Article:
I can't watch Idiocracy often, but I feel that I must own a copy, if only to remind me of how the world would be if the idiots really won.
Comedian Bill Hicks used to have this bit where he pointed to "American Gladiators" as something the American public would rather consume than, say, the truth about the JFK assassination (or, for that matter, even critical analysis of the facts at hand). Here's a clip:
Idiocracy supposes the world will devolve to the point where we're all wearing logo-covered sportswear, eating Carl's Jr. food from rude outdoor vending machines (and sporting Carl's Jr. tattoos), and watering our crops with sports drinks instead of water.
I note that no one in Idiocracy seems to exercise (aside from sexual acts), so I wonder why all the sports drink consumption. Do these people even sweat? How do so many of them get to be so musclebound?
But then again, why all the sports drink consumption now, in our time? The United States of America is the fattest country on Earth. If Gatorade were only consumed by people who exercised regularly, the company would go under.
In our time, energy drinks seem to dominate our culture, what with [insert number]-hour energy drinks and 16 oz. mega cans of "energy drinks," which might as well be just like this one:
Also, I had 36 oz. of Diet Mountain Dew today. I'm not proud.
The film, directed by Mike Judge (Office Space) and released in a very limited run in 2006, not so subtly satirizes the anti-intellectualism so prevalent in our culture, which peaked during the George W. Bush administration in America and threatens to peak again.
All through the film, reading, writing, and speaking coherently is considered "faggy." (How come stupid people always equate intellect with homosexuality, yet the same stupid people don't connect sports rock anthems with the homosexuals who perform them? "We Will Rock You," anyone?)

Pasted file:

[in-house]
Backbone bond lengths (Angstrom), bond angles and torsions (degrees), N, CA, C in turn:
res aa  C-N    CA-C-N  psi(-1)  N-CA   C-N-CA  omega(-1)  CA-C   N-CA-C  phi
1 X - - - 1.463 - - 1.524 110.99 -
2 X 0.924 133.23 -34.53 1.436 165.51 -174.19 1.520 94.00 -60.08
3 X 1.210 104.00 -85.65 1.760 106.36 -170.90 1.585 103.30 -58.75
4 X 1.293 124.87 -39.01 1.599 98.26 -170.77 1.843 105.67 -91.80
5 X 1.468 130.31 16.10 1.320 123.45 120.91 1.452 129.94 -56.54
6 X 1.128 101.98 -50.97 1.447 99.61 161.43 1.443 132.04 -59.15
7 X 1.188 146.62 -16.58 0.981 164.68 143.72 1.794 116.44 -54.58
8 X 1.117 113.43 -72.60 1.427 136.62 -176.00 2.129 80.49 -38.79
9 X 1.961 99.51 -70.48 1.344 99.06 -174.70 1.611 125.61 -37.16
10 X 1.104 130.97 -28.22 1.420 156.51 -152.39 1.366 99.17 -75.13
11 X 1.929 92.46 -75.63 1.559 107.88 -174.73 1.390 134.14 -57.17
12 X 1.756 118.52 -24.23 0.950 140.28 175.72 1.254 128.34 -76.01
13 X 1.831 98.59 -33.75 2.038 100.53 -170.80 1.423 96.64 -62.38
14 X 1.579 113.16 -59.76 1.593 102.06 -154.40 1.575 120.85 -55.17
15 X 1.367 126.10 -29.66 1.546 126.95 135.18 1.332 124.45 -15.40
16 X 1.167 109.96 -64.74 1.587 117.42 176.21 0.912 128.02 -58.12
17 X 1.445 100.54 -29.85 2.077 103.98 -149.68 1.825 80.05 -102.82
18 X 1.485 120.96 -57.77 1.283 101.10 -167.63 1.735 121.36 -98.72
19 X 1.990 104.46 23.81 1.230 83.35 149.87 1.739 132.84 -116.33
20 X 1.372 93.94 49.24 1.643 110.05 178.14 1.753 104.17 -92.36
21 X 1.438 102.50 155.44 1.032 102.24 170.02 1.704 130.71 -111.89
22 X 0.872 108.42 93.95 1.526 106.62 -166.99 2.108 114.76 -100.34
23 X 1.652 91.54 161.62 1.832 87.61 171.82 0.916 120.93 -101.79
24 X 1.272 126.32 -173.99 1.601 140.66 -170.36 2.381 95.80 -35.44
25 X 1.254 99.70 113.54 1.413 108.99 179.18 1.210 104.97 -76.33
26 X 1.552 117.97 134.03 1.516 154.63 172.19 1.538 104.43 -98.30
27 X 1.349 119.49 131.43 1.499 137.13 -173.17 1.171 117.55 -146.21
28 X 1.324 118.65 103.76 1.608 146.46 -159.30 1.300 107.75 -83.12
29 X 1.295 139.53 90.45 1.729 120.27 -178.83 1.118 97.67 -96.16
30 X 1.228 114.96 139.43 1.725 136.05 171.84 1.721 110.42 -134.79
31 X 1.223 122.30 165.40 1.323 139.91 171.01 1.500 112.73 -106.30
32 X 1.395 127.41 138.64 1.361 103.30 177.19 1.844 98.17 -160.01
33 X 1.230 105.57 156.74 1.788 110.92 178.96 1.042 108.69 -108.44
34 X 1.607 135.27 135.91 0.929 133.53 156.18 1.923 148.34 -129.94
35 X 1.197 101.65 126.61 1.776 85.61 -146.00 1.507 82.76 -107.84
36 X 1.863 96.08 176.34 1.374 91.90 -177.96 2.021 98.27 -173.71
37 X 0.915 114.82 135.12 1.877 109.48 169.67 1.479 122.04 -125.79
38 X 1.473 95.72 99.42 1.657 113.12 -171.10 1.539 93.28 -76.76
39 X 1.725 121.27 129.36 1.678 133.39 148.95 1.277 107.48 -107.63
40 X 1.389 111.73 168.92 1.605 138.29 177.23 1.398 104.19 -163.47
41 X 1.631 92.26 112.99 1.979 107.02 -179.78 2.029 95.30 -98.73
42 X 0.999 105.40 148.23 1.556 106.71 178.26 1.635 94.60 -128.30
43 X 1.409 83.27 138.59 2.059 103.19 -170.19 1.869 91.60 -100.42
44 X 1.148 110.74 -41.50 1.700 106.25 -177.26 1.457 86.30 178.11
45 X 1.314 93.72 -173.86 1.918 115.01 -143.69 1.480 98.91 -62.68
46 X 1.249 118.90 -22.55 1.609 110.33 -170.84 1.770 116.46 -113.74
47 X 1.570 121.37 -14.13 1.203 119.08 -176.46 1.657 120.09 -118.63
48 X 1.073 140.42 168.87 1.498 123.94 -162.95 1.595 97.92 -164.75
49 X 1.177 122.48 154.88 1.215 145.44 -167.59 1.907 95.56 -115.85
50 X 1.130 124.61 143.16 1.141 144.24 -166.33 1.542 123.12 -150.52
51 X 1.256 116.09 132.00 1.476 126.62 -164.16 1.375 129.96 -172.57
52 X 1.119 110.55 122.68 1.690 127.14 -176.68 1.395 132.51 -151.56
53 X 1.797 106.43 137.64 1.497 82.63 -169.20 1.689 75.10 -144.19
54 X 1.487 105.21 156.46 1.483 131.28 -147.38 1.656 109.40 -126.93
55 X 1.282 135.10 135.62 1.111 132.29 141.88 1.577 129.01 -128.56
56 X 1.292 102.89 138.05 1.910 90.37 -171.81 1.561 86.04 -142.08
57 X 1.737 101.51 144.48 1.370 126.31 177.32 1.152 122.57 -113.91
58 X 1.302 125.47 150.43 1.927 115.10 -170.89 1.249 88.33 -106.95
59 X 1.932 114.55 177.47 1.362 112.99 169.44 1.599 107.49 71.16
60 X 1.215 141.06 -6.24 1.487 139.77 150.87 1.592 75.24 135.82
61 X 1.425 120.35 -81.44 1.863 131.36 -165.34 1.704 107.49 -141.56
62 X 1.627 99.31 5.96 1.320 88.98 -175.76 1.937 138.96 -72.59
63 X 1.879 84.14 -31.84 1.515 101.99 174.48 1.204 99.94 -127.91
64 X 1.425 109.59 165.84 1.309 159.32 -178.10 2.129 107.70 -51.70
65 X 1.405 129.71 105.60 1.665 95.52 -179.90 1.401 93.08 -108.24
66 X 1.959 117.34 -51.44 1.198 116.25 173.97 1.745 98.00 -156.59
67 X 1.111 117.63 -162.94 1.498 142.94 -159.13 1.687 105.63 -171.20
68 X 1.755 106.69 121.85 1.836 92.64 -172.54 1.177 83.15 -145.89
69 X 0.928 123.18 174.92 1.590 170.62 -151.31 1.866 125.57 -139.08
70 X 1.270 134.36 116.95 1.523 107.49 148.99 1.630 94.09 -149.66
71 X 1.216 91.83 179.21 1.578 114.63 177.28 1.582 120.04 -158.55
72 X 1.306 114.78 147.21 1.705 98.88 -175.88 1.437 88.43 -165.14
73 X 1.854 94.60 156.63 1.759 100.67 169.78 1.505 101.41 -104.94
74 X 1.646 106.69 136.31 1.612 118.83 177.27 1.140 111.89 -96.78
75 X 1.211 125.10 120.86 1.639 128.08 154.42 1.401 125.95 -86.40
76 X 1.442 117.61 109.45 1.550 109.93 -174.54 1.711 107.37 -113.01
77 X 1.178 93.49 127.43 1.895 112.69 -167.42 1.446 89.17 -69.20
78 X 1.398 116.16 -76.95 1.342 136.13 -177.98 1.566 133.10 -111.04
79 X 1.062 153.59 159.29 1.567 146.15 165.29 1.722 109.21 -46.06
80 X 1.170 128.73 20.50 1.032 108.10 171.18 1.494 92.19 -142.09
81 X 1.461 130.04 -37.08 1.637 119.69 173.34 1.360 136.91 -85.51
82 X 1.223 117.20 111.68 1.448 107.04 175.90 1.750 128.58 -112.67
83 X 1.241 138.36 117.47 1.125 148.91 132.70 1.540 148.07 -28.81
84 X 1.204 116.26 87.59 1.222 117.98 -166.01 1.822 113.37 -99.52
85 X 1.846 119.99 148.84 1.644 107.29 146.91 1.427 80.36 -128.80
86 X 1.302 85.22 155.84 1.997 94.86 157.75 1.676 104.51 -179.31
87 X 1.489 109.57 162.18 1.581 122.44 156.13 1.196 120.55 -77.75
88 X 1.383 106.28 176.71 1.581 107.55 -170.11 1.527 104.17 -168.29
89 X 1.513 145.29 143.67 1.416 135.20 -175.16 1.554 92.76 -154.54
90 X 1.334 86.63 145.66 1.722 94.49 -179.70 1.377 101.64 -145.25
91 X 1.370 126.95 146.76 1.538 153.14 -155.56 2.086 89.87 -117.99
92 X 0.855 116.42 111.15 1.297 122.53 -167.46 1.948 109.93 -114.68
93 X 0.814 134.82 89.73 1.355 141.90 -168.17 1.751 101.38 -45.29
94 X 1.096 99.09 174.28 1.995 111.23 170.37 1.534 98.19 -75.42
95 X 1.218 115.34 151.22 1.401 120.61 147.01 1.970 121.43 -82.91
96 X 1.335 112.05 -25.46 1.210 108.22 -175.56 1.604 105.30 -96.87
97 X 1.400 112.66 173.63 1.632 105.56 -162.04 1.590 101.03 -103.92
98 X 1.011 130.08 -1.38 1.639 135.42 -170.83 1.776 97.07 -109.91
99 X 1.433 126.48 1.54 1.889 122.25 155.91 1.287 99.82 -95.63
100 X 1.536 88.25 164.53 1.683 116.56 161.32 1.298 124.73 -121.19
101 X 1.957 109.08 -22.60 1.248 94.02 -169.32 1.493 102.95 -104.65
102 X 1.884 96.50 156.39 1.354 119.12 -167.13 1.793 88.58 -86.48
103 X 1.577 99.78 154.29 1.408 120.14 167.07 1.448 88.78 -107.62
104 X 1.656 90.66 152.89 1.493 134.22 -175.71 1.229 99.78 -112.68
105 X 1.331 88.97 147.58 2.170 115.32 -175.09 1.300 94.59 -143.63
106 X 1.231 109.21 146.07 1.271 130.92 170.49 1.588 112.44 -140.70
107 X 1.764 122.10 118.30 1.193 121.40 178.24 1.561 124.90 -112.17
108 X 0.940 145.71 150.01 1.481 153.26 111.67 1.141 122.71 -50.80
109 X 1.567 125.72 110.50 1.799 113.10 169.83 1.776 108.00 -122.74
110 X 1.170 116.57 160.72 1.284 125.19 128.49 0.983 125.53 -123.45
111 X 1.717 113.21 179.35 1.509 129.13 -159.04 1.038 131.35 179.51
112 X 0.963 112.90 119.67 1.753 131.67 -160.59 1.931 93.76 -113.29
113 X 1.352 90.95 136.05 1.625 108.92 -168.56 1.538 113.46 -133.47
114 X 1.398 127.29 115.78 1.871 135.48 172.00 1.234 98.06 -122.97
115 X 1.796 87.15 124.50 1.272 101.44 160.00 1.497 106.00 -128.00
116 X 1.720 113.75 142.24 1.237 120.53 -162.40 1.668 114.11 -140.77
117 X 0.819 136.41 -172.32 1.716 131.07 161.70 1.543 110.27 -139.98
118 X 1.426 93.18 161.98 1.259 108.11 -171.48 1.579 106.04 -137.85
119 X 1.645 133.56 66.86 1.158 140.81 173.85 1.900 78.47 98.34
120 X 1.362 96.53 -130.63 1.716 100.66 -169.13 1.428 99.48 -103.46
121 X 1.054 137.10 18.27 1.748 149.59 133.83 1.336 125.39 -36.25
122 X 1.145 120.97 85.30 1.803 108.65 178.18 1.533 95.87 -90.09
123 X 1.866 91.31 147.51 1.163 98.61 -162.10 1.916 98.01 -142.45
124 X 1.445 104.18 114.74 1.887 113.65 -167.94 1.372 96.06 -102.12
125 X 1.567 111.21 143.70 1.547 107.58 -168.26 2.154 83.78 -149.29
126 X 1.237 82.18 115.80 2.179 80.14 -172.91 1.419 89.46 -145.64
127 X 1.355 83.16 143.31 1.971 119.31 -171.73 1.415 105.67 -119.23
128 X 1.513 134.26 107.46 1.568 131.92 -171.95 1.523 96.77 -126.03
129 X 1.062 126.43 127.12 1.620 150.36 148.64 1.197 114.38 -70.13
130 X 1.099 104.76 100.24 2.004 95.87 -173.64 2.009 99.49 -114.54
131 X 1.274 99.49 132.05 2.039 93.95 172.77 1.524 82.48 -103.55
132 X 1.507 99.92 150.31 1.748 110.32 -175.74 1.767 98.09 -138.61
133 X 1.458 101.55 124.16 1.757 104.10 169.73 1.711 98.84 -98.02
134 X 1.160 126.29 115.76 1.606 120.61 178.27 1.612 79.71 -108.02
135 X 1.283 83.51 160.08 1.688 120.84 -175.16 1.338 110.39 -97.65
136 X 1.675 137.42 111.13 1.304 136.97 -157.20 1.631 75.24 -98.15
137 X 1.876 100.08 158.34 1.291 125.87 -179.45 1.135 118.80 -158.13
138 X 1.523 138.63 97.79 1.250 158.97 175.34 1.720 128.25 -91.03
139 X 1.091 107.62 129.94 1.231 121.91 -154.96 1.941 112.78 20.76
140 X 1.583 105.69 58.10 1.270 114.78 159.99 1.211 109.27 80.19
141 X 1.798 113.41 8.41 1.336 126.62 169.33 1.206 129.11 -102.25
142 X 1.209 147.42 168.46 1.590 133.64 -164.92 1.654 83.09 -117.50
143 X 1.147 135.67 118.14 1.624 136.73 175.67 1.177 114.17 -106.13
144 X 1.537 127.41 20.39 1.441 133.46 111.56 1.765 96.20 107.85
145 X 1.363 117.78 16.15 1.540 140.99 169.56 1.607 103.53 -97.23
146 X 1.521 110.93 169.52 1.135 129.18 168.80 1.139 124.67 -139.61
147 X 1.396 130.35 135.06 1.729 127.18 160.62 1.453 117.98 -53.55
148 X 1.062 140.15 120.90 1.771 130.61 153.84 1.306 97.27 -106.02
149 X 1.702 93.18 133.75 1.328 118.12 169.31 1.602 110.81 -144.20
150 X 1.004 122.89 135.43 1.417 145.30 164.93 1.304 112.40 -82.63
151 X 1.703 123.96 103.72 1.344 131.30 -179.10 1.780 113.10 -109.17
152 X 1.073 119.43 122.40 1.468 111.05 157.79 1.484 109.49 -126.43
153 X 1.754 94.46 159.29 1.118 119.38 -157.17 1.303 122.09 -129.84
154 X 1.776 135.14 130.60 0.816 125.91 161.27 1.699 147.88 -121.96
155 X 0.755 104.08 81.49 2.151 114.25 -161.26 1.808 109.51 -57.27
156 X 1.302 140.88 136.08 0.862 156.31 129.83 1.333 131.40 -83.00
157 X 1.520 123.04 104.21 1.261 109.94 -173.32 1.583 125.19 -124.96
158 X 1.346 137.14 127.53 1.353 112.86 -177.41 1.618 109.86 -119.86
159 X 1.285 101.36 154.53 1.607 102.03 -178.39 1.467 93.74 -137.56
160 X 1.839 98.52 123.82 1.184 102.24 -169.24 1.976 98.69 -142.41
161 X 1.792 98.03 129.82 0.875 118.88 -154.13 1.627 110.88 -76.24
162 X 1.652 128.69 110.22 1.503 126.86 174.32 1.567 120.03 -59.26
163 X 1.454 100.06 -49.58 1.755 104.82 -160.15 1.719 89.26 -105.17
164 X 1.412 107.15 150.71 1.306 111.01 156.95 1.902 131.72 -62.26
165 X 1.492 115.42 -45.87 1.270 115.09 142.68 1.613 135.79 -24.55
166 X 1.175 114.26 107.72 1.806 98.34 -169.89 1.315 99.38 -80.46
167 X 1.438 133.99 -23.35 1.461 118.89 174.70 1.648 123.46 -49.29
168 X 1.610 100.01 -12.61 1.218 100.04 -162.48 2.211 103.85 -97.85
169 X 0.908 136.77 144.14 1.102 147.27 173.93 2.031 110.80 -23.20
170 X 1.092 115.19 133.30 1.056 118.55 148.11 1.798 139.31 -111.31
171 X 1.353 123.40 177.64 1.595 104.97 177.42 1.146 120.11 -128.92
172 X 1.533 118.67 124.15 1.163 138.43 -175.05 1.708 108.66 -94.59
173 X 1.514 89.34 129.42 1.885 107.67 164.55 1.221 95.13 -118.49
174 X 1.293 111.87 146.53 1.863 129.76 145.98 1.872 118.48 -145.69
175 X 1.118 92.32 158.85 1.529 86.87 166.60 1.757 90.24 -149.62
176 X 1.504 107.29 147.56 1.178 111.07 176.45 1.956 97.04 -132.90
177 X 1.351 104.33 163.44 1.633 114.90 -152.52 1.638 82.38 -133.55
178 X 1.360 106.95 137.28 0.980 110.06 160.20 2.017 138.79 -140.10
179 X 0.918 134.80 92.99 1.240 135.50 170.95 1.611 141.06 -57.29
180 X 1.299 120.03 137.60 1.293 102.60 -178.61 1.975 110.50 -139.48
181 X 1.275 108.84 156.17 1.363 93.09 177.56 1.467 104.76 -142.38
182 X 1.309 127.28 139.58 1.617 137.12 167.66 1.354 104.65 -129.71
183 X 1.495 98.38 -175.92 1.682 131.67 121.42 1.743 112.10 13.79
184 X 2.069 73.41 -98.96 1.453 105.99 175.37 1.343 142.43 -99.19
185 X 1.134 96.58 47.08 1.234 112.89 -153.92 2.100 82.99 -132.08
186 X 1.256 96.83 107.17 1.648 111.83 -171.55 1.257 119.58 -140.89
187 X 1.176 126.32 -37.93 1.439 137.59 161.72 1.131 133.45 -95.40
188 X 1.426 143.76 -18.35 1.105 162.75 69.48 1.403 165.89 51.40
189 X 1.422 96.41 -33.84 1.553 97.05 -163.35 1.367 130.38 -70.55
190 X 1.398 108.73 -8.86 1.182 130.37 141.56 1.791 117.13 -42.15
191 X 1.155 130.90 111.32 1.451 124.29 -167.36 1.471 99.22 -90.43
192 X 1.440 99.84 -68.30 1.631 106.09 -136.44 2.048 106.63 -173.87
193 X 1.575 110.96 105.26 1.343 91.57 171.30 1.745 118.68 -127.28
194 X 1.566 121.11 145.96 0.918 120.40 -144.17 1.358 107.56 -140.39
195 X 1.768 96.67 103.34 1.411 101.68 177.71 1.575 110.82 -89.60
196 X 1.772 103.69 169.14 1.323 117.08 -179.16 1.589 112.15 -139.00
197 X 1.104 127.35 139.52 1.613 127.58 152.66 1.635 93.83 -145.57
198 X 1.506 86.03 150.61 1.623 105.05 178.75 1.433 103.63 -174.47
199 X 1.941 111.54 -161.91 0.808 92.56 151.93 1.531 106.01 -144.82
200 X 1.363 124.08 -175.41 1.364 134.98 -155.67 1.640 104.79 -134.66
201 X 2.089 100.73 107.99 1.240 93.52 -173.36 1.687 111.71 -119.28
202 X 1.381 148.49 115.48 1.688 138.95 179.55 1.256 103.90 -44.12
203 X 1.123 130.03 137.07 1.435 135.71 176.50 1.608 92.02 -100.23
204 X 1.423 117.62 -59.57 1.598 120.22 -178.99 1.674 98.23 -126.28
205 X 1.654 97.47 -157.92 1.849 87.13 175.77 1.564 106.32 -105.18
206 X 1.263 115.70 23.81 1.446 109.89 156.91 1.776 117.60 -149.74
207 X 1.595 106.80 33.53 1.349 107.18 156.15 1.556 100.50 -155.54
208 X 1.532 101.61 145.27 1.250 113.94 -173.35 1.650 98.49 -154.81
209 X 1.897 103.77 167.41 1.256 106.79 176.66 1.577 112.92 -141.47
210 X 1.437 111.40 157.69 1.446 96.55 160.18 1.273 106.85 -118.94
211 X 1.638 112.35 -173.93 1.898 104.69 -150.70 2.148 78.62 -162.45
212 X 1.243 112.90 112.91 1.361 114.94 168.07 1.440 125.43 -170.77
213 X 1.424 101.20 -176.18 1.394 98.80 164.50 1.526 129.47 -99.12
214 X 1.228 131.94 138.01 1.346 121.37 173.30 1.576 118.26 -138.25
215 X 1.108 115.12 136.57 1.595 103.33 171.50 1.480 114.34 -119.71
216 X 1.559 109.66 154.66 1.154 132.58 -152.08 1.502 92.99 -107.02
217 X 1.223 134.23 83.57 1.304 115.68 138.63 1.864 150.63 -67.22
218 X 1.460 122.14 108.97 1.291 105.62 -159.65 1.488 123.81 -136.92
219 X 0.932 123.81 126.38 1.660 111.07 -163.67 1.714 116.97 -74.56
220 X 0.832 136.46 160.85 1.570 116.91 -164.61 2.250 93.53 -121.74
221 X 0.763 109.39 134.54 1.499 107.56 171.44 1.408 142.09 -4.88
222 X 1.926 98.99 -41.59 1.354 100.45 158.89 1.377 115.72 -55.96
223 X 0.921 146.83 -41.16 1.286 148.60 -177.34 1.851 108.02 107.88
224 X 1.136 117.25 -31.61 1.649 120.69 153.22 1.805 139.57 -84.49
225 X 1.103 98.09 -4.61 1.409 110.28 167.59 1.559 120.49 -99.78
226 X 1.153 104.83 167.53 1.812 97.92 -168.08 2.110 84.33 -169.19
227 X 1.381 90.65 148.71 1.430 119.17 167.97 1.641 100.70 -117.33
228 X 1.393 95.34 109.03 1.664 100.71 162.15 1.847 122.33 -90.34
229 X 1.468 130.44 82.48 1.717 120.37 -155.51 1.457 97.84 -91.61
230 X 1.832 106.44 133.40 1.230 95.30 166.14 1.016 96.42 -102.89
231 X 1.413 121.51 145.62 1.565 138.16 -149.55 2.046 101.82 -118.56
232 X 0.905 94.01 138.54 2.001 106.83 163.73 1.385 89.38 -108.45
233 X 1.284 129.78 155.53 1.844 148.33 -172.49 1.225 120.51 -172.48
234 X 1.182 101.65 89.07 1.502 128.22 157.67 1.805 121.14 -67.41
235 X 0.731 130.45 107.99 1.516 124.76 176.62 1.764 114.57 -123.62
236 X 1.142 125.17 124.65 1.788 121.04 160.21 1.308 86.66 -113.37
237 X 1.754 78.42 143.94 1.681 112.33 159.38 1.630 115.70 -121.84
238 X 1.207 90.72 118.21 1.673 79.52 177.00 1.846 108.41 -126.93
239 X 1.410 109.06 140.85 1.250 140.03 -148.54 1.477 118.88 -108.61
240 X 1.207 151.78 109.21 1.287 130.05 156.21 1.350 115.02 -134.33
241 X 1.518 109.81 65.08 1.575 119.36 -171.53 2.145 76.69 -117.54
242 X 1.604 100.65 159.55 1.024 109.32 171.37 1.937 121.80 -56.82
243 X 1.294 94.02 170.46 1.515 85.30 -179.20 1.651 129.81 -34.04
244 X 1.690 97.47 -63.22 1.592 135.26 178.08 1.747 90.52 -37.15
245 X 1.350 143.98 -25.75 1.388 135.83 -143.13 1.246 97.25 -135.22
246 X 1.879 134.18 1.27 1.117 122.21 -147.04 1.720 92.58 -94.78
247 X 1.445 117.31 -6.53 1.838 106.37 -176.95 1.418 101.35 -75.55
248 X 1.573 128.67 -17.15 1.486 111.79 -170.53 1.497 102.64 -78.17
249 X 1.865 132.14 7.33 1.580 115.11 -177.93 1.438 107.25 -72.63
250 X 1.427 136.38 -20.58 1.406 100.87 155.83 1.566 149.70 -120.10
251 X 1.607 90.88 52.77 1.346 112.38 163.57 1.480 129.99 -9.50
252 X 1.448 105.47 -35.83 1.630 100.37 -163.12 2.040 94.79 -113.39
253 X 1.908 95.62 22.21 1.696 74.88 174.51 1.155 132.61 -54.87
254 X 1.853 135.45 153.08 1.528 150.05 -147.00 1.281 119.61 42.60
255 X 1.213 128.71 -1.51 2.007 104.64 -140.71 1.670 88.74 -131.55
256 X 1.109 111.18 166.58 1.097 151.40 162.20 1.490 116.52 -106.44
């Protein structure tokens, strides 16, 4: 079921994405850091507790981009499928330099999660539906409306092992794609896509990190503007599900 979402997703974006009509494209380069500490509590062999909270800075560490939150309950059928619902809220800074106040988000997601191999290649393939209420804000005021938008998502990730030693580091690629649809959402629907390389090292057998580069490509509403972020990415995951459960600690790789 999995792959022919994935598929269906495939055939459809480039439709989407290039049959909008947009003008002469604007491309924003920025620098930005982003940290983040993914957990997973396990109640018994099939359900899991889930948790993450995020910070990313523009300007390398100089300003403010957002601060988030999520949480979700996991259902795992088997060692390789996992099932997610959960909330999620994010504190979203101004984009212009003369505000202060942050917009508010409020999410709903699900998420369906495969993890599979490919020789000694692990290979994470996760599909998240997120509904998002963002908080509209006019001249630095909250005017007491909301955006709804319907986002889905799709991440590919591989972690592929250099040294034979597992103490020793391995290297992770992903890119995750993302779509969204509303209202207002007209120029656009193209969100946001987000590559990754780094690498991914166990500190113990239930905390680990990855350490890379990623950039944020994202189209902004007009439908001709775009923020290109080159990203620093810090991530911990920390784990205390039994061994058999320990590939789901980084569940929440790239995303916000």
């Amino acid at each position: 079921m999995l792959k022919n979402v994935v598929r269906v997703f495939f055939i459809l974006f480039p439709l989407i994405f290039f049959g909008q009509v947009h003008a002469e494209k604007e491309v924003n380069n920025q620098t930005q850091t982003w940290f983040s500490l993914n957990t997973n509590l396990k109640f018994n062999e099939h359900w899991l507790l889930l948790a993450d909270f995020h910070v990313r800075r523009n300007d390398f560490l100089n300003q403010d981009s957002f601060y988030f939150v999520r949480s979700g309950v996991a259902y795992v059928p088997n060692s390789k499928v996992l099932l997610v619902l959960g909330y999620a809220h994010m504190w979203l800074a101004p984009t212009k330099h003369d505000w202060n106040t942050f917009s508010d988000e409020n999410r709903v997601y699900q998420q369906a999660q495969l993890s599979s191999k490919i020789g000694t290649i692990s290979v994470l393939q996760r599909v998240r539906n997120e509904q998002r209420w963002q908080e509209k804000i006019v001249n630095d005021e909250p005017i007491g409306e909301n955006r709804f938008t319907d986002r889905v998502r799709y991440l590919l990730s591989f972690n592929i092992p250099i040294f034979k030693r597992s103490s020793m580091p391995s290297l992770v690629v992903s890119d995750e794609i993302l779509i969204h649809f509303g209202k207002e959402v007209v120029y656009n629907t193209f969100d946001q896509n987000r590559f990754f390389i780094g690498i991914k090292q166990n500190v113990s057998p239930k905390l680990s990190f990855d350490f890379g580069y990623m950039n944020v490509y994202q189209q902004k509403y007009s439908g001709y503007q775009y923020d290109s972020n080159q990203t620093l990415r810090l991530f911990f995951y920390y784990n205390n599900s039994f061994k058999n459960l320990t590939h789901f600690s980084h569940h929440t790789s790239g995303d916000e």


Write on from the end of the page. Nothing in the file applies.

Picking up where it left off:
It's as if we are doomed to live in a world where this is interpreted as Truth:
Just recently, Indiana lawmakers voted to incorporate creationist study in public schools, thereby blithely disregarding that whole separation of church and state thing. I wish I could say I'm surprised, but then I read this, which is yet another chestnut in the "Indiana is full of morons" collection.
But every once in a while, smarts win out, and I sleep a bit better.
Before I let this turn into a harangue about how everything sucks, let's be fair. Everything doesn't suck — but everything could be better. Other countries are full of stupid, too.
America is far from the worst country on the planet, and I love the freedom we Americans enjoy. What we can do as a nation when we band together with a common goal is nothing short of breathtaking and awe-inspiring.
Oh, but when we screw up, we look like the World's Biggest Bunch of Assholes — especially when we don't apologize or even accept responsibility for our actions.
When you go around saying how America is the Greatest Country on Earth, shouldn't you look and act the part? You can't just go around saying America is the best and then be an absolute idiot.
Well, in Idiocracy, you can.
Idiocracy is a funhouse mirror that amplifies our laziness, complacency, and ignorance, and works as a warning to audiences. Our future might not be all sports drink agriculture and television shows with grown men getting kicked in the testicles, but where are we going, anyway?
Like any funhouse mirror, Idiocracy gives us an idea of "what if," and leaves us to do the rest.